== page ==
B45: Behaviour Modification
Chapter 21: Habit Reversal Procedures
DEFINING HABIT BEHAVIOURS
Habit reversal- trying to get rid of a habit; include awareness training, competing response training, social
support, generalization strategies and motivational strategies.
Often do not interfere to any great extent with the person’s social functioning: they tend to be more of an
annoyance to the person or to significant others in the person’s life.
Habit disorder- a repetitive behaviour in one of three categories: nervous, tics or stuttering.
There are 3 types of habit behaviours:
1. NERVOUS HABIT
•Nervous habit- repetitive, manipulative behaviours that are most likely to occur when a person
experiences heightened tension.
Ex. Twirling/stroking hair, tapping a pencil, chewing a pen, jingling money in pocket, ripping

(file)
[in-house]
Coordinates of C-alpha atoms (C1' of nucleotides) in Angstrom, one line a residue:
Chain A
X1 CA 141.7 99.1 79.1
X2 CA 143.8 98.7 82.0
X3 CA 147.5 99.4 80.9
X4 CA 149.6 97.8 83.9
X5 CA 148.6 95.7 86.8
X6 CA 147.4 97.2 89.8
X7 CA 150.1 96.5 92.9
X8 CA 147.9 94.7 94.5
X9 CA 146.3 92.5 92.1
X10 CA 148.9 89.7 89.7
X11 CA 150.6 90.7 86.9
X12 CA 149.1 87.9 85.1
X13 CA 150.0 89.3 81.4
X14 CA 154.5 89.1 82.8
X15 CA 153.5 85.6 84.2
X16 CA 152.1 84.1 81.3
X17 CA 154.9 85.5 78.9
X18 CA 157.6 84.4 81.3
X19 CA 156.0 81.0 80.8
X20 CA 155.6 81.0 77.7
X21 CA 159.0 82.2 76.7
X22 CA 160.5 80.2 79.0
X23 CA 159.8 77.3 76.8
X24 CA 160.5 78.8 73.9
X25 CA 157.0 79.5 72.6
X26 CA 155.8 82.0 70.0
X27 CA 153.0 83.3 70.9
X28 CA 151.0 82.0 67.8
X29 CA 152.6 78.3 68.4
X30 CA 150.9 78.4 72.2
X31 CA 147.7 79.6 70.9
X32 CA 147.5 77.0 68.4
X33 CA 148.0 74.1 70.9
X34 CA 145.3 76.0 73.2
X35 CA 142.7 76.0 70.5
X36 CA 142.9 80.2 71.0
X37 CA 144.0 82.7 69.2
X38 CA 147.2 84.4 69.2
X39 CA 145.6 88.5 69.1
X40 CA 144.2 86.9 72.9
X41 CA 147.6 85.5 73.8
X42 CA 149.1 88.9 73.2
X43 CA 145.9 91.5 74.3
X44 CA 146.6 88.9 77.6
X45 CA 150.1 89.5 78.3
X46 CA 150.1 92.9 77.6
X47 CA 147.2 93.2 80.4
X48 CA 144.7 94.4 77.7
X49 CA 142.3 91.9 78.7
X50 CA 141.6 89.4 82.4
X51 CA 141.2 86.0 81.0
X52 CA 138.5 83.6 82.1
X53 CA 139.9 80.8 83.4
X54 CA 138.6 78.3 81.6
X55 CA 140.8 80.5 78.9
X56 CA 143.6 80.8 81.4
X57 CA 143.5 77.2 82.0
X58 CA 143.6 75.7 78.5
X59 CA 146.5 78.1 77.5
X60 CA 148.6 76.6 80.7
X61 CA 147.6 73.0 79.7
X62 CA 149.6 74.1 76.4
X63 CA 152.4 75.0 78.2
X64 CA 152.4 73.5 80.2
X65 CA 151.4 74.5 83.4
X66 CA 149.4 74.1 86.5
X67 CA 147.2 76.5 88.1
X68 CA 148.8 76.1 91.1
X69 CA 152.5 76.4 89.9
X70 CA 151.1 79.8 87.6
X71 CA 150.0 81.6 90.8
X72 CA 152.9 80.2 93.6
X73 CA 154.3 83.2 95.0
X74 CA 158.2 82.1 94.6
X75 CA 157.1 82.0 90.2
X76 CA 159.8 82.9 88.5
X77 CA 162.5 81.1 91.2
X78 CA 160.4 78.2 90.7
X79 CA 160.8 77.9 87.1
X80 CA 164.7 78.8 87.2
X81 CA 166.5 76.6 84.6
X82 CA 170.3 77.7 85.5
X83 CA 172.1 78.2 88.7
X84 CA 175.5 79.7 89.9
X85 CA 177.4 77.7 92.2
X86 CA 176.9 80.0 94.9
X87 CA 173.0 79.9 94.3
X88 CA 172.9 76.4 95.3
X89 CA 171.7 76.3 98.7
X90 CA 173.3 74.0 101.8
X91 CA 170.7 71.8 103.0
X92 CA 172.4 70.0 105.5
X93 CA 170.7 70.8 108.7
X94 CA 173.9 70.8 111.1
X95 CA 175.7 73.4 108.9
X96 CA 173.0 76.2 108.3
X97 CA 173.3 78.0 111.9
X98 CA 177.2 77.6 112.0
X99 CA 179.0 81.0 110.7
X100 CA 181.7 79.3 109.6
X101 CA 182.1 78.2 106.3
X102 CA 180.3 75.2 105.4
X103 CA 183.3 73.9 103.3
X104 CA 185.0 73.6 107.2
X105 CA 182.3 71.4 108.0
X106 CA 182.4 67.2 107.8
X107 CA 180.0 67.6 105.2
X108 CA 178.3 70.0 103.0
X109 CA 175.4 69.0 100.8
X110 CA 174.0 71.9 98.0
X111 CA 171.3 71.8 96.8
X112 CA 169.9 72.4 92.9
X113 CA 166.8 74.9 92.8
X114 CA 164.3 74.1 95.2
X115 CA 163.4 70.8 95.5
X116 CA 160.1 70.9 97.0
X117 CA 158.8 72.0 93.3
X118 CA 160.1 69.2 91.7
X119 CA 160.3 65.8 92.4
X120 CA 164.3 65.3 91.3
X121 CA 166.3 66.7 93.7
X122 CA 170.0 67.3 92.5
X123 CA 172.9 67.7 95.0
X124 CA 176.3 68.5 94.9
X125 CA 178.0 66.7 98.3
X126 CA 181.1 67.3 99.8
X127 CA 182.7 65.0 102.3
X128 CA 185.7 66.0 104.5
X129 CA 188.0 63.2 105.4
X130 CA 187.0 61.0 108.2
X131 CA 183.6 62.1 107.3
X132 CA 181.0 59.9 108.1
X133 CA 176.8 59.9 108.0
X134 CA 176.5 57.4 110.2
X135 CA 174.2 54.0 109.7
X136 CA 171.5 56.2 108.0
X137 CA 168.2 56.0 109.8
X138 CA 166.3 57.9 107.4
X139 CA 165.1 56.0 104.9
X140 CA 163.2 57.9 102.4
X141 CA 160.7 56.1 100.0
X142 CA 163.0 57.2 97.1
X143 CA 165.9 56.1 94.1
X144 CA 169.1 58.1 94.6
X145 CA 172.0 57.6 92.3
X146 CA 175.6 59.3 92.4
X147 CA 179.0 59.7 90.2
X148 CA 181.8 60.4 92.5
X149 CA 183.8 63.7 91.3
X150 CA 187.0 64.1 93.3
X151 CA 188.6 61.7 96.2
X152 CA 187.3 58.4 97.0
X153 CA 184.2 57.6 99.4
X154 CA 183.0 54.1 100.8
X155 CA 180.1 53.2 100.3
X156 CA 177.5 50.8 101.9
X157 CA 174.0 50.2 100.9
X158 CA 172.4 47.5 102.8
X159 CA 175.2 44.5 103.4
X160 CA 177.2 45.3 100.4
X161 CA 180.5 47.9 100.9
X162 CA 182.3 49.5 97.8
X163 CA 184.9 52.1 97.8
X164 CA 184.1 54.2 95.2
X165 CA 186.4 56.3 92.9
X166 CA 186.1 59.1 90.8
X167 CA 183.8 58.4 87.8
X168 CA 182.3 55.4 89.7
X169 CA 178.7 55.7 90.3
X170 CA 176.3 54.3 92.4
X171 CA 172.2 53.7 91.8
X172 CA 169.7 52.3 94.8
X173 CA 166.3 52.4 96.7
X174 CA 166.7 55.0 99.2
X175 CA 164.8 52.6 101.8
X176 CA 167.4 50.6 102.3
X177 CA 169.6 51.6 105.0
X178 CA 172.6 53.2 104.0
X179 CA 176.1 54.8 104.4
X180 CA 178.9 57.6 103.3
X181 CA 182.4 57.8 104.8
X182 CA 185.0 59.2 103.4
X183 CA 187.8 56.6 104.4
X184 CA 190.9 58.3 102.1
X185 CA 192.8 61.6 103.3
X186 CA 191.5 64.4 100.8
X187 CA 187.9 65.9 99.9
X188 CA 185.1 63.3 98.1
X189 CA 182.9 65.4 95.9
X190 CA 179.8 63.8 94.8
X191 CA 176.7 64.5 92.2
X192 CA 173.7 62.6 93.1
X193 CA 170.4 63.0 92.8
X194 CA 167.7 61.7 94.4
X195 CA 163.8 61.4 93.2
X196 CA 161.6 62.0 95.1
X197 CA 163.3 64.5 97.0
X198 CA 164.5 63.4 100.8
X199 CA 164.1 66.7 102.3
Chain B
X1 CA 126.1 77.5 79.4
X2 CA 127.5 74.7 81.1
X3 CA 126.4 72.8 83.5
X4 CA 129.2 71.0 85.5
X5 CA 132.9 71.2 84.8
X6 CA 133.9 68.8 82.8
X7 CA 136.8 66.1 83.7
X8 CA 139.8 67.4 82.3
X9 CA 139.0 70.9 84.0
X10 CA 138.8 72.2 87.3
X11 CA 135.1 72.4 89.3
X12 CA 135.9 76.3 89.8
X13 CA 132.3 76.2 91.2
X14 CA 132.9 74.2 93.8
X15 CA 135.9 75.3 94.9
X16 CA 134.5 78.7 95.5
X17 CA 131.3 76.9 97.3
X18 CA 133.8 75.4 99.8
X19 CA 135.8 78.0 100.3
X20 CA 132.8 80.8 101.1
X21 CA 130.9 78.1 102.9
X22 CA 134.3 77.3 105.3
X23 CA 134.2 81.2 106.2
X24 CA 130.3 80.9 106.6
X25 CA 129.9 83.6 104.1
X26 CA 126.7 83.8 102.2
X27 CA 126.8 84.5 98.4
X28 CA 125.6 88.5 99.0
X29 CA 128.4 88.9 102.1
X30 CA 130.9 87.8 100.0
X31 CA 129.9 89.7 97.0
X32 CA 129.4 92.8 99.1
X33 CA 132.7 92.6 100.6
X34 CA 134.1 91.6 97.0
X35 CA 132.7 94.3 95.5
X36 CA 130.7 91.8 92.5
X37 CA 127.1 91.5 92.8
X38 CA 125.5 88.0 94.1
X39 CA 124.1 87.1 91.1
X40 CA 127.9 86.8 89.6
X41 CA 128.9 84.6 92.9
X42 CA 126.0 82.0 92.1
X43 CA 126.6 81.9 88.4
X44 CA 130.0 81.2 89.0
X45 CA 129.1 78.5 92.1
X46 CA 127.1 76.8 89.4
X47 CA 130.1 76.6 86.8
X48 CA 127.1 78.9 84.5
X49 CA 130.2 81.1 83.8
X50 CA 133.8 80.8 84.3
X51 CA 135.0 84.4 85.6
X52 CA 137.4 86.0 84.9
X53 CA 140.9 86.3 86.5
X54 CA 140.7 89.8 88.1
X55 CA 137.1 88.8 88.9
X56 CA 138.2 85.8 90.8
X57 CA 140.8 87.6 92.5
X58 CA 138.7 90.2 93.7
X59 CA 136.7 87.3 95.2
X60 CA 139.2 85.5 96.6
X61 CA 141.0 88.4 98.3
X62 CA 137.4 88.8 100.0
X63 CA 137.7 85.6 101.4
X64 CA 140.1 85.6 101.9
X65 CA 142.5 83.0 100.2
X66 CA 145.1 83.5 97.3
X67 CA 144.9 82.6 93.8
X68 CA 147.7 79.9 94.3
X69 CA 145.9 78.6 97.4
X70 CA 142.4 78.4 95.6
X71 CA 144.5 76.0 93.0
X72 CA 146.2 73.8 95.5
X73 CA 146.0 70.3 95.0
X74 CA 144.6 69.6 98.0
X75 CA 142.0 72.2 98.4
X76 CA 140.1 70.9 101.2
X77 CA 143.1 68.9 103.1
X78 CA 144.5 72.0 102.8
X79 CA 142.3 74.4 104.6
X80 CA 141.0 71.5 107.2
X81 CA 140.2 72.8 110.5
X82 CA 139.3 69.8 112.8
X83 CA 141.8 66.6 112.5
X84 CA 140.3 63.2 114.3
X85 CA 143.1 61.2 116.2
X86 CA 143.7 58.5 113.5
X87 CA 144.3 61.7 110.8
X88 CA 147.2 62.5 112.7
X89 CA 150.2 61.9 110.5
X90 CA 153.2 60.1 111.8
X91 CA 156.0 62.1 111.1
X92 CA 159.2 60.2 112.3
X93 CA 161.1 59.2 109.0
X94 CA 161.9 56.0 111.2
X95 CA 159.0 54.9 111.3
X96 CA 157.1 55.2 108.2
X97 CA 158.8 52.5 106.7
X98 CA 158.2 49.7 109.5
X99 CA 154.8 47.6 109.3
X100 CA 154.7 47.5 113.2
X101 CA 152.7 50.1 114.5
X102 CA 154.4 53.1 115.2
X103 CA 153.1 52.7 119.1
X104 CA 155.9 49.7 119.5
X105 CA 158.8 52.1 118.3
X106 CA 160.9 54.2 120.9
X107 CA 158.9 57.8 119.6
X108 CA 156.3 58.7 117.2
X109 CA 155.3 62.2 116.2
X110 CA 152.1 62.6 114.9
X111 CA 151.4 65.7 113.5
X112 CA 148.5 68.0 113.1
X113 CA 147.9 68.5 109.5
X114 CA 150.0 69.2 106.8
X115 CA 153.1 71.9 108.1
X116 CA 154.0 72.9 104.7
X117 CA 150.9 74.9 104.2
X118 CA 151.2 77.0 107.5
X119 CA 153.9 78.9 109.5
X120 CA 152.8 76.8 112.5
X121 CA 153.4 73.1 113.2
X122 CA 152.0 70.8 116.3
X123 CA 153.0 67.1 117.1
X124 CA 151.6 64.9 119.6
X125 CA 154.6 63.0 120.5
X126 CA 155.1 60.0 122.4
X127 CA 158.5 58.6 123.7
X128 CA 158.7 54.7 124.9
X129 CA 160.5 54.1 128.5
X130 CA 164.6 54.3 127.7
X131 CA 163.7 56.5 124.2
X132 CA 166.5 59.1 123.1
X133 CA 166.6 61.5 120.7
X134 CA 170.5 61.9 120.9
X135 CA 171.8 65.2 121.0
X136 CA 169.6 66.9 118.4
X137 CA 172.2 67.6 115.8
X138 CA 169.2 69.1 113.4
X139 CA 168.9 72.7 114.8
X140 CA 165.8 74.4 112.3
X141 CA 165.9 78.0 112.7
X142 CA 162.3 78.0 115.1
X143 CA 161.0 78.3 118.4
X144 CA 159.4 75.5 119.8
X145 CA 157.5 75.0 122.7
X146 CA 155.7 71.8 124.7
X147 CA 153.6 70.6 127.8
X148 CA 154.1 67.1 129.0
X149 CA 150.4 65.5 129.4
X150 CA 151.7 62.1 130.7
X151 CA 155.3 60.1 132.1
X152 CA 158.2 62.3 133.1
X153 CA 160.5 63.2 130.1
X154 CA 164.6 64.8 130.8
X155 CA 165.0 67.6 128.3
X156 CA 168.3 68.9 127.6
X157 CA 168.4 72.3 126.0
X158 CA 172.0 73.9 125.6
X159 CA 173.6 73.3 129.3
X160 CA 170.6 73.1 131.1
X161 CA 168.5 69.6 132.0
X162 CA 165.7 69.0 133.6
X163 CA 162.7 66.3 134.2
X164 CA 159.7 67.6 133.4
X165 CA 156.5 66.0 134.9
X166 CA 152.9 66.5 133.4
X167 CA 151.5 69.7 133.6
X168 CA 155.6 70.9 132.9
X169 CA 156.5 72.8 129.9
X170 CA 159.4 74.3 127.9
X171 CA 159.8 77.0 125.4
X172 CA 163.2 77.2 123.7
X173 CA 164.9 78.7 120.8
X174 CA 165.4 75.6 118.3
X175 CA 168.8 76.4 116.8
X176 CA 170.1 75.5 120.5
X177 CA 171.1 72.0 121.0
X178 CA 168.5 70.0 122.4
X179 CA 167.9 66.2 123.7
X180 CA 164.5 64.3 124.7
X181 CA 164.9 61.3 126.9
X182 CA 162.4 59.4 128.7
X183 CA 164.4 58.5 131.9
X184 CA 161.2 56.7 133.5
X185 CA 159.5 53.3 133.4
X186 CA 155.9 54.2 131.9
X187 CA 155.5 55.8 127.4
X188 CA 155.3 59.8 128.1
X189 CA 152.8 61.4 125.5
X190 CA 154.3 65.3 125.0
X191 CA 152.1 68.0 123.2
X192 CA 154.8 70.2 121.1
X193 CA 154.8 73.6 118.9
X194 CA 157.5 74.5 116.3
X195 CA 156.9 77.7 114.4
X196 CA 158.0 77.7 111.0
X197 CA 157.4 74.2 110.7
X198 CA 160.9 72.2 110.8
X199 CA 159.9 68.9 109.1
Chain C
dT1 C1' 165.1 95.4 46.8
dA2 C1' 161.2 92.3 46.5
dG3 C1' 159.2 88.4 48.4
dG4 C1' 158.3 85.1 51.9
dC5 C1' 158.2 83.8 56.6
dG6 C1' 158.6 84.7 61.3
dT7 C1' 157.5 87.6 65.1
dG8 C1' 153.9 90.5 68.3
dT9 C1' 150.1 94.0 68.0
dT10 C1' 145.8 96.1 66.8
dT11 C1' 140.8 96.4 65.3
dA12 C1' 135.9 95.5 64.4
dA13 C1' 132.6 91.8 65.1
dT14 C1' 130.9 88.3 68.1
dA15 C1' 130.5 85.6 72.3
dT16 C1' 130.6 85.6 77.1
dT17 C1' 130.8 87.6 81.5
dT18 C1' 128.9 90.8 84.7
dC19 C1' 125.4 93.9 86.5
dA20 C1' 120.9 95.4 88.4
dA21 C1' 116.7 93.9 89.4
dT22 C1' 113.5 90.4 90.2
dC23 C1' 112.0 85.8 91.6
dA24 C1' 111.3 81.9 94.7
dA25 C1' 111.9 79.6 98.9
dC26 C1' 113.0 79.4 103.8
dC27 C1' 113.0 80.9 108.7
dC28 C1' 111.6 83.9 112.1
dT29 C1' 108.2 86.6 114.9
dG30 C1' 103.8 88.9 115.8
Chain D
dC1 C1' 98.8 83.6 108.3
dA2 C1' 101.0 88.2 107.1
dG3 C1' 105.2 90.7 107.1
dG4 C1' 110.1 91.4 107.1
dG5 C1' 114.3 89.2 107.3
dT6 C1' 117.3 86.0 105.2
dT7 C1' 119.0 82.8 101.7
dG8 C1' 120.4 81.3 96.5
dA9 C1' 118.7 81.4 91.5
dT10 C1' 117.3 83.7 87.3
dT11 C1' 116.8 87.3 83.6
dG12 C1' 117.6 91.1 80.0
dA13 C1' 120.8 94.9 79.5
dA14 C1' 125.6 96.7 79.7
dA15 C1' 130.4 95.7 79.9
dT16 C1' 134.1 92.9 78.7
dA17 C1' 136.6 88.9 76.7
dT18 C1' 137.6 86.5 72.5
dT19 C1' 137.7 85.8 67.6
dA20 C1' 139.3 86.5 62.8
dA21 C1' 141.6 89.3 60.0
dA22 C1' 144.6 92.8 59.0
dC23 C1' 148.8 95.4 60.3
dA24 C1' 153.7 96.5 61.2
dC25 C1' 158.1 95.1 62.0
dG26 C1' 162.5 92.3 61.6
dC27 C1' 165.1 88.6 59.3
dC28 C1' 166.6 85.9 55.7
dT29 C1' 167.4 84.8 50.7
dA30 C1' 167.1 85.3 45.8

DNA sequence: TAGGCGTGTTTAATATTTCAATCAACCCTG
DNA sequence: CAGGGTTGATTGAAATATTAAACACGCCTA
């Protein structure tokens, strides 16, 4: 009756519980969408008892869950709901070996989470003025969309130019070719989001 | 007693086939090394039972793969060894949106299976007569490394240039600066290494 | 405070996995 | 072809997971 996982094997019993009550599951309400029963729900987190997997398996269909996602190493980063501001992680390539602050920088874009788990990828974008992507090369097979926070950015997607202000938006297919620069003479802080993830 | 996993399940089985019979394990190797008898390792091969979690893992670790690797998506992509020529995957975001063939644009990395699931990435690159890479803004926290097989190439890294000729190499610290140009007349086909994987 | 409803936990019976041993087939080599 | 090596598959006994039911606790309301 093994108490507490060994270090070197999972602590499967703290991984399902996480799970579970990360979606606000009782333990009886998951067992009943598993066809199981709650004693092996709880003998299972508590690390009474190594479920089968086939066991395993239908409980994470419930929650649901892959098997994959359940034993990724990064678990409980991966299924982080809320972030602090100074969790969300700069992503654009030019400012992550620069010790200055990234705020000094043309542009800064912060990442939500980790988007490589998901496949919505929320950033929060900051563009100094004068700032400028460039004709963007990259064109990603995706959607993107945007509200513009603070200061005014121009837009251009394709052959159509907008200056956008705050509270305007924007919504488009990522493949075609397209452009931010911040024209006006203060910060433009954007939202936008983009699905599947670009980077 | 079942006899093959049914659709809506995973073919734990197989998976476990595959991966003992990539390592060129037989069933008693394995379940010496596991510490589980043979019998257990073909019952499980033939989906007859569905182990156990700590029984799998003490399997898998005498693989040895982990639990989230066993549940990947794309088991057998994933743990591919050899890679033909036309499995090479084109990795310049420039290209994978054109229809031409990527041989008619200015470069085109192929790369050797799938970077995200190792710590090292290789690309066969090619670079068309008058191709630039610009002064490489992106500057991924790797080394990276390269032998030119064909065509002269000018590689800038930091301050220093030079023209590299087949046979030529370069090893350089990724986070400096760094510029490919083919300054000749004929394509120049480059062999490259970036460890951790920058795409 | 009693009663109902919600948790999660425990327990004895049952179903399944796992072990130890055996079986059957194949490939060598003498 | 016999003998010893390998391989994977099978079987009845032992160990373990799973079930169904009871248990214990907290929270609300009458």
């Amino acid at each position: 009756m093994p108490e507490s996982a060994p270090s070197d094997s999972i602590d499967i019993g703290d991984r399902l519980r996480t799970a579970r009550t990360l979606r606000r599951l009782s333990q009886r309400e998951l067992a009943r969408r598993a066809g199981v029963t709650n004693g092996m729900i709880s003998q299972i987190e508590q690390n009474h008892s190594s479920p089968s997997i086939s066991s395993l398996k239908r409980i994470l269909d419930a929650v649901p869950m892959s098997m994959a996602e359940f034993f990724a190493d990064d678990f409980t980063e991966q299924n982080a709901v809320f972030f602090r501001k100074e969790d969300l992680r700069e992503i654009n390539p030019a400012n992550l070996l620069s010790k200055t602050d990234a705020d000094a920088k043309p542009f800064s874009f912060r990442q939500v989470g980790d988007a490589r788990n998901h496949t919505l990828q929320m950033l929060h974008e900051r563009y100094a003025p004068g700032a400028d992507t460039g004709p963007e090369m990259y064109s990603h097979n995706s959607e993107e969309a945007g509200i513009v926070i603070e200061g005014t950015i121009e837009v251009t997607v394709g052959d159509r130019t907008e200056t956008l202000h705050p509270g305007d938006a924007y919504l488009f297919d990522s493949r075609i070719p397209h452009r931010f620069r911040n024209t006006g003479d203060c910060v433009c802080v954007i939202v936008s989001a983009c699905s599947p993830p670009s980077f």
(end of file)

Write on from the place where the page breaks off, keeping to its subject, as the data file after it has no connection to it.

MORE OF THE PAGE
•They involve repetitive, manipulative behaviours that are believed to be the most likely to occur when the
person experiences heightened nervous tension.
•Competing responses to fix this is to notice when the problem behaviour is happening, and do something
else to refrain from it. Ex. Larry always bites his nails in class, to fix this problem he is told that
whenever he notices he is biting his nails, to stop, and hold his pencil for 1-3 mins (refrain him from
putting it to his mouth)
2. MOTOR AND VOCAL TICS
•Motor tics- repetitive, jerking movements of a particular muscle group in the body.
Ex. Moving head around, stretching back, squinting, blinking, eyebrow raising
•Believed to be associated with muscle tension
•Voc al tic- a repetitive vocal sound or word uttered by an individual that does not serve any
•Ex. Throat clearing, coughing when person is not sick
•A competing response would be, Ex. if Bob always snapped his neck while playing baseball, anytime he
noticed he was doing it, he was told to stop, have his head straight and breath in and out deeply.